As one gets older, the idea of the American Dream changes slightly. Instead of just immediately getting to the happily ever after bit, we realize that there must be something to it. Other fairy tales have details that fit after the Once upon a time and the Happily ever after. Hard work must be the key, right? Certainly if one were to put in the time and effort on something, riches must await on the other side.
This may be true for some, but for many, hard work can mean very little, and can also mean missing out on many other pieces of life. In fact, looking into those folks who have made their way up the ladder to the top, you’ll see that more often than not, one of two things happened. Either they became ruthless beasts, pushing everyone out of the way as they worked their way up, or some sort of divine intervention stepped in…something in which a very specific series of events is the only way they managed to separate themselves from the crowd, a series of events that they couldn’t have planned if they had tried.
The American Dream (as we envision it from childhood) is one that seems impossibly difficult, without completely selling yourself out for the purposes of attaining it. To gain money, one must lose something else, is what it really seems to come down to.
But we don’t know this as kids, or even as adults. Some piece of us still believes in the Dream. That’s one of the reasons the lottery is so damned popular. Why else would anybody spend their hard earned money on something that has such atrocious odds, unless they believe that their time has finally come. “I work hard for my money and it’s about damned time I get something for it.”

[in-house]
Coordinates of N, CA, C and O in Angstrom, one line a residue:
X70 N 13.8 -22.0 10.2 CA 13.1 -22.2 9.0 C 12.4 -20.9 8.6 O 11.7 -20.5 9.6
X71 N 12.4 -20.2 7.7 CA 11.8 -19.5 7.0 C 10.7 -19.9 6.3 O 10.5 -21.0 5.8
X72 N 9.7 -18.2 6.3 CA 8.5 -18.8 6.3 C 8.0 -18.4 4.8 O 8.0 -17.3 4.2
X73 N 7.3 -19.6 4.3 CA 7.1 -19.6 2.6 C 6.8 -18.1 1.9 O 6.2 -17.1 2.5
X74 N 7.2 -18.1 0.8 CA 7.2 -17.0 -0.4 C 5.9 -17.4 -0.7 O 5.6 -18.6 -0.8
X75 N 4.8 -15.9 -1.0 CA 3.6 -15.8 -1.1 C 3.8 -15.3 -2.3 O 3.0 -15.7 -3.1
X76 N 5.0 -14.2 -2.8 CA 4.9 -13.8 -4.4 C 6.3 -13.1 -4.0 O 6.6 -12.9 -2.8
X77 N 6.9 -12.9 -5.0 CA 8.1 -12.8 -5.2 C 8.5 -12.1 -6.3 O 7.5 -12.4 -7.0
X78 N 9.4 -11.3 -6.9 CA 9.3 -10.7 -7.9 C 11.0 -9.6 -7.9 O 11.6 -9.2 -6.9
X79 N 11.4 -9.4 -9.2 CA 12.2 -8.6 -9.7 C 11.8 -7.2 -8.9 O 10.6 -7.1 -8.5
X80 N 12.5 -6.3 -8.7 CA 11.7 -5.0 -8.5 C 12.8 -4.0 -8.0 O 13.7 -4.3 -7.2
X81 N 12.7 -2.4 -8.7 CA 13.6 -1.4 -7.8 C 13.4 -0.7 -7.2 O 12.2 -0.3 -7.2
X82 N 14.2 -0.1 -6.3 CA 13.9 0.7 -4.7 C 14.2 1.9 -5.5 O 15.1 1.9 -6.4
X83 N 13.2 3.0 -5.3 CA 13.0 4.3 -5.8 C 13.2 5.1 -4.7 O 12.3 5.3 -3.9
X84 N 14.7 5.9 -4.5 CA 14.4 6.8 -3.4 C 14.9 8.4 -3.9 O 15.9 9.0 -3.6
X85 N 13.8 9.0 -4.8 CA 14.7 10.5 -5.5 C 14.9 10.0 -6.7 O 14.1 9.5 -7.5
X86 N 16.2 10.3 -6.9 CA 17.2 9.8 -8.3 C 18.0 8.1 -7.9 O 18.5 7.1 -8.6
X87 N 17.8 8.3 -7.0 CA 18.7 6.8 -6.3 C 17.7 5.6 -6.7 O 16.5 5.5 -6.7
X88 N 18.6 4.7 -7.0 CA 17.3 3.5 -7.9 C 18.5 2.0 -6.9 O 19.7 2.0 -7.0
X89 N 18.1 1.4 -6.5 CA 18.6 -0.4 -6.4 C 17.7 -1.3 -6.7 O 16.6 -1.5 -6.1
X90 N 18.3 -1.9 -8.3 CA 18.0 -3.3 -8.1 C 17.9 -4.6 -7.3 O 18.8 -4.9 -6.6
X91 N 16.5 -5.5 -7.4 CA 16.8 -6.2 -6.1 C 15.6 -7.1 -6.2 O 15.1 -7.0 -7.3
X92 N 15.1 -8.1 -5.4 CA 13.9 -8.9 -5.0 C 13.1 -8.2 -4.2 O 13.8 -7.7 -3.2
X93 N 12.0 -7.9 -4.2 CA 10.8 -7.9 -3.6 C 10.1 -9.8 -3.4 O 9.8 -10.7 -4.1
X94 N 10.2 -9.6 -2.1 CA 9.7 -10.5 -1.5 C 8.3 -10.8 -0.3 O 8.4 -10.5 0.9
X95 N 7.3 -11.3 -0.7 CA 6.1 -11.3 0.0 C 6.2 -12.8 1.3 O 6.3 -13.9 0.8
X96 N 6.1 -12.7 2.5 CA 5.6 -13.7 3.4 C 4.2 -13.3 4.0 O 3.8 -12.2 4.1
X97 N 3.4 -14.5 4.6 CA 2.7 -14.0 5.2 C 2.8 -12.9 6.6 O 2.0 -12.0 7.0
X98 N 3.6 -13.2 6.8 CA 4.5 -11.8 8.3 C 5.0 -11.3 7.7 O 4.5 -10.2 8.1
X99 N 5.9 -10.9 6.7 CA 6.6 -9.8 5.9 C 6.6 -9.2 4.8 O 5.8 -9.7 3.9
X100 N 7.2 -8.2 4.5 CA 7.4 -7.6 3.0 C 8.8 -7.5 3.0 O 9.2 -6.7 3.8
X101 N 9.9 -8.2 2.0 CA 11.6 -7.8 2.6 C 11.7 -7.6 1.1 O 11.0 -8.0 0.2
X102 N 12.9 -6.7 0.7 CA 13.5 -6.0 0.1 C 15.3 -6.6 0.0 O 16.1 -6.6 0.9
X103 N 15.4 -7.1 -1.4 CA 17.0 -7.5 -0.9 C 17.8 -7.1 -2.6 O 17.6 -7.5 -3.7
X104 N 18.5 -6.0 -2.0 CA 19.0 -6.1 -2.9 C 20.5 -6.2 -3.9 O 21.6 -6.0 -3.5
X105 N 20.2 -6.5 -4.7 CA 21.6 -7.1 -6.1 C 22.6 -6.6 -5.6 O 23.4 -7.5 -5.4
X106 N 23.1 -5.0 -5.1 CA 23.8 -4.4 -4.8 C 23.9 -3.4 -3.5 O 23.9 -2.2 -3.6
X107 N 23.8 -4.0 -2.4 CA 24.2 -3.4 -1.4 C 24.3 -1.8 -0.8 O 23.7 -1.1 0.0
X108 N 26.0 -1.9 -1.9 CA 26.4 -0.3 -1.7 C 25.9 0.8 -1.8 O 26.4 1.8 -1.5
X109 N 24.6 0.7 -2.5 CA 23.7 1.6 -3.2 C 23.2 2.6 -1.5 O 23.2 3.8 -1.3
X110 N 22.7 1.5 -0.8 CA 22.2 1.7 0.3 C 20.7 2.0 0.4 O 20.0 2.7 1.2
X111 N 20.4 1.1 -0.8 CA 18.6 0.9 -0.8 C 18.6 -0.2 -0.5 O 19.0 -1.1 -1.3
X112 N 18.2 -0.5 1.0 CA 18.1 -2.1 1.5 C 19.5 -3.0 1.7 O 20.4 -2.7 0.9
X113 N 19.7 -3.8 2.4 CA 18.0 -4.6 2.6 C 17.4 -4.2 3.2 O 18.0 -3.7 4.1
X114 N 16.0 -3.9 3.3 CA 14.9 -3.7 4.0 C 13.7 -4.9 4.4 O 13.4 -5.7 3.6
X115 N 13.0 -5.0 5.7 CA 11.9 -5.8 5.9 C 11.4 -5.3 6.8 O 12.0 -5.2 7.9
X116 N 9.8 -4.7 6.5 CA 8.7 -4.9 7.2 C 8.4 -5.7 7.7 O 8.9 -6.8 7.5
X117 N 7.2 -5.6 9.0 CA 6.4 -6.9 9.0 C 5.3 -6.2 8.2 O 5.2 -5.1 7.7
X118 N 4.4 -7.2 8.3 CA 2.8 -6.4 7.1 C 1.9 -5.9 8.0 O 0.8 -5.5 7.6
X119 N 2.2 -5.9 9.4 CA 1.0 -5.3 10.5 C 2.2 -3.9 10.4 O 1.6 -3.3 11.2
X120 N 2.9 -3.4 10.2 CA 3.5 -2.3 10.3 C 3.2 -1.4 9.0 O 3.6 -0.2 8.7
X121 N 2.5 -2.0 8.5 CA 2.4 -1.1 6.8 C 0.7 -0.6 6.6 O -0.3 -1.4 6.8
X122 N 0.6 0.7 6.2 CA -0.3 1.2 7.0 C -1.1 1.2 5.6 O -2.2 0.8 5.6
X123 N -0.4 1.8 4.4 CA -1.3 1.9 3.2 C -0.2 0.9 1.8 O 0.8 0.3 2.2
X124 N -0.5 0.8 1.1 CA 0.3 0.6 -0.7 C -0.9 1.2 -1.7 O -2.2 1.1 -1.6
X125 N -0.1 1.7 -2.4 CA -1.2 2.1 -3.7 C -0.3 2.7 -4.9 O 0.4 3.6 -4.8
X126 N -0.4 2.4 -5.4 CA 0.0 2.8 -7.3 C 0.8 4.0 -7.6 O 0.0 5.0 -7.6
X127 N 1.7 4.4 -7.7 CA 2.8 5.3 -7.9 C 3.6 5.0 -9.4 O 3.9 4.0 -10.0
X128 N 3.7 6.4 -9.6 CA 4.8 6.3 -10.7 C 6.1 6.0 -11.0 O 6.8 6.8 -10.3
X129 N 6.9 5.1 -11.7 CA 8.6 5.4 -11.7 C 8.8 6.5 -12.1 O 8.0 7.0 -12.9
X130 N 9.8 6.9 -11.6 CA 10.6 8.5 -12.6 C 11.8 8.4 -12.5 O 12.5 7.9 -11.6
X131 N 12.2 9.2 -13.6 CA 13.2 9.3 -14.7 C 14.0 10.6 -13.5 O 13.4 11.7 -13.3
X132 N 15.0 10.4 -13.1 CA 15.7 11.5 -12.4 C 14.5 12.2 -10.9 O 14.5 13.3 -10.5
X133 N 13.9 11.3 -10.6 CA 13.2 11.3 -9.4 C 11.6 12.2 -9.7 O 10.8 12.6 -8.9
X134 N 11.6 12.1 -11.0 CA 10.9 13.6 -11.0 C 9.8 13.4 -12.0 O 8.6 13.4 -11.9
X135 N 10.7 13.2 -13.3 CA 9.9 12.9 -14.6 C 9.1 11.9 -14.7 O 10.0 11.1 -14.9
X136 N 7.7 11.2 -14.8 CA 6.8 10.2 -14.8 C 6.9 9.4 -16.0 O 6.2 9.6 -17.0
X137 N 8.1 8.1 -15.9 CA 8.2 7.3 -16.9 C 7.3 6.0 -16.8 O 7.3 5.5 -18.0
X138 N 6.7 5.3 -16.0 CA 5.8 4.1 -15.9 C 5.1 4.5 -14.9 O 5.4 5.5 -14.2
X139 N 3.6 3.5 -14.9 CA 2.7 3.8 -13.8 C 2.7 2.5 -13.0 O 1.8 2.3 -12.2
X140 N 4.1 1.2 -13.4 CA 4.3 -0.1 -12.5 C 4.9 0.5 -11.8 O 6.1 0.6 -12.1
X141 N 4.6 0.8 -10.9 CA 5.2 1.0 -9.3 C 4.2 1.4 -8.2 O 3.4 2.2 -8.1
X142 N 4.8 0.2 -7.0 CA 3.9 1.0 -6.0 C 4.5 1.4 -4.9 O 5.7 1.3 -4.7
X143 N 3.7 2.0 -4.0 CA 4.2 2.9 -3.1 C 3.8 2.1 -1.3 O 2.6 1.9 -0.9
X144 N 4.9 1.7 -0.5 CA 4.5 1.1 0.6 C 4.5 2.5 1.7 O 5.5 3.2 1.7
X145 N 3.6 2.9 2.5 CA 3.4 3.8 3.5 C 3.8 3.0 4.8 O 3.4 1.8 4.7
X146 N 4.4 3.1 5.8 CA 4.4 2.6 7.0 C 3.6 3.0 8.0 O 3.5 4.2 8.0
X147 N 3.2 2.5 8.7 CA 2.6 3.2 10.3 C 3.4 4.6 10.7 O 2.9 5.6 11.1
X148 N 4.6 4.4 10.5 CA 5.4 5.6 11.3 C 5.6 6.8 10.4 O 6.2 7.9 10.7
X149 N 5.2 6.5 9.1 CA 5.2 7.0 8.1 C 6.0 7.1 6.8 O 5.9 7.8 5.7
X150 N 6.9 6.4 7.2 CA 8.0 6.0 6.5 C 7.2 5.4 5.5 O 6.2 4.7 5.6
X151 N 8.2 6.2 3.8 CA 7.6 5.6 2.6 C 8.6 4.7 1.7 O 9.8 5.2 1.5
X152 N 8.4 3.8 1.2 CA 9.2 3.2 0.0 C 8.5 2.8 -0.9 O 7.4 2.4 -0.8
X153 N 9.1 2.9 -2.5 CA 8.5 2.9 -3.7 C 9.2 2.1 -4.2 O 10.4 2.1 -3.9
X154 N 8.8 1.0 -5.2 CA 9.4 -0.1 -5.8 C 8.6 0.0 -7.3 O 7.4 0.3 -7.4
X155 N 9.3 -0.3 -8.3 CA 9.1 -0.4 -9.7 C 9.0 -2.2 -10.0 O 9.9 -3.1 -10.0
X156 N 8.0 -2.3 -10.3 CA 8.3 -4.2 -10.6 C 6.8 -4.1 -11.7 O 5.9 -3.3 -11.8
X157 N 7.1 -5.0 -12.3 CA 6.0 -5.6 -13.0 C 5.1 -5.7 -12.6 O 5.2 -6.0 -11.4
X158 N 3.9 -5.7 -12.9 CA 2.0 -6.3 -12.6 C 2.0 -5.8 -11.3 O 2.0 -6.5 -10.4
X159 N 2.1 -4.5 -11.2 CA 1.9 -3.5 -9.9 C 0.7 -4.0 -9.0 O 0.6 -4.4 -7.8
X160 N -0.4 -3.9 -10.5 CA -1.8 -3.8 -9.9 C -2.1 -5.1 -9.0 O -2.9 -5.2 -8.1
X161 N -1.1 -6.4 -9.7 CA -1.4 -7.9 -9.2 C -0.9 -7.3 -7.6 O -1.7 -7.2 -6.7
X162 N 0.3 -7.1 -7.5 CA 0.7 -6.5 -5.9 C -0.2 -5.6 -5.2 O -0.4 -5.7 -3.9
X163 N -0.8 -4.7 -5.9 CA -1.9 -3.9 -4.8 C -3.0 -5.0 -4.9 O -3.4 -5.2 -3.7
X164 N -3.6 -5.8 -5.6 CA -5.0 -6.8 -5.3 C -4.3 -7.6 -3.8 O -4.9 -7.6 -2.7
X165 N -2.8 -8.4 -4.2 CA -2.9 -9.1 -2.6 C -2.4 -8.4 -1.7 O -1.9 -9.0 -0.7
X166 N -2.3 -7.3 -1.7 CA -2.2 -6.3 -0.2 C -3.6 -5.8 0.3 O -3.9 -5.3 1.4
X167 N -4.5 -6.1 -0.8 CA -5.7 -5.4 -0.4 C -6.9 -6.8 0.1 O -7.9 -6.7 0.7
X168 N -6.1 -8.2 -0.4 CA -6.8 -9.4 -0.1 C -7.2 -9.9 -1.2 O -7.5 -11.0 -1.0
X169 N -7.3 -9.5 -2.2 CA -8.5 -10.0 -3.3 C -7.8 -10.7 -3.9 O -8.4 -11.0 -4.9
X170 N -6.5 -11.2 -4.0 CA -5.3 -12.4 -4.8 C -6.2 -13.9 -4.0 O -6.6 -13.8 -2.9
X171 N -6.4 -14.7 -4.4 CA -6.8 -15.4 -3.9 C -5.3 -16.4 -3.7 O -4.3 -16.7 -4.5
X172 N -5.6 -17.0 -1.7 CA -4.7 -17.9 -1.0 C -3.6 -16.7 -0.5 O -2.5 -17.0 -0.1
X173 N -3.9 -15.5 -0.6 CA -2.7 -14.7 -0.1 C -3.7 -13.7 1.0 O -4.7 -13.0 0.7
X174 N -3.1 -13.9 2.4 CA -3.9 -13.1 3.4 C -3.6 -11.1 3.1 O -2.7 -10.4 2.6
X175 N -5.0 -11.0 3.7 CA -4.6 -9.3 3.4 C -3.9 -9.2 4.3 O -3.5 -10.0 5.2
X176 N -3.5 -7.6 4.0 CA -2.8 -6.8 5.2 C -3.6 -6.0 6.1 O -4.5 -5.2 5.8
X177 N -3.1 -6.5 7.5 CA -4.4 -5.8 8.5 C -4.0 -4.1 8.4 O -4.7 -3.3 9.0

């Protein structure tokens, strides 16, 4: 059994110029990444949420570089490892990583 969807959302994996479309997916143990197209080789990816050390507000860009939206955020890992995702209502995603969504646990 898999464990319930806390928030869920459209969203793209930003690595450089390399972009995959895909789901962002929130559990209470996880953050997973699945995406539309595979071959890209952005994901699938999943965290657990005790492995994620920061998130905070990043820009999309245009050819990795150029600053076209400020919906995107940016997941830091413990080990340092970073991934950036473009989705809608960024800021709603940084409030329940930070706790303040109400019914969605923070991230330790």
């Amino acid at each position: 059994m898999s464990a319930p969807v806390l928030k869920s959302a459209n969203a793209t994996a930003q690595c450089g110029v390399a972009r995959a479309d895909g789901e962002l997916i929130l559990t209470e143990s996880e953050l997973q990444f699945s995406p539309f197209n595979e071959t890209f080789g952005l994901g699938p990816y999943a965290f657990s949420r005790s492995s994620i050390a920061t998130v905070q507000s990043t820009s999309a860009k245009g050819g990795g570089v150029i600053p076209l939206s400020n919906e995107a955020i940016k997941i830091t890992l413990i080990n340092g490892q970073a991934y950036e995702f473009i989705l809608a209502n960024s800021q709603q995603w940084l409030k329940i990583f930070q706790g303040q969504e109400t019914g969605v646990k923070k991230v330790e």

Of course, when thinking about The American Dream, I can’t help but think of those people who believe in it the most. The immigrants. One of the larger political battles of the day (although decreasingly noisy because we have other things to fight about) is immigration reform. Millions of people are currently residing in this country illegally, and many of them risked their lives just to enter our borders. Many of these people work for minimum wage, or less, are crammed into small houses with numerous roommates, but living their version of The American Dream. They’re making next to nothing, in constant fear of being deported, but still manage to send money back home to their families who are in desperate need. Sure, they probably came to our country hoping for those same riches that we’re taught from childhood to wish for, but they are still here, until we give them the boot, of course.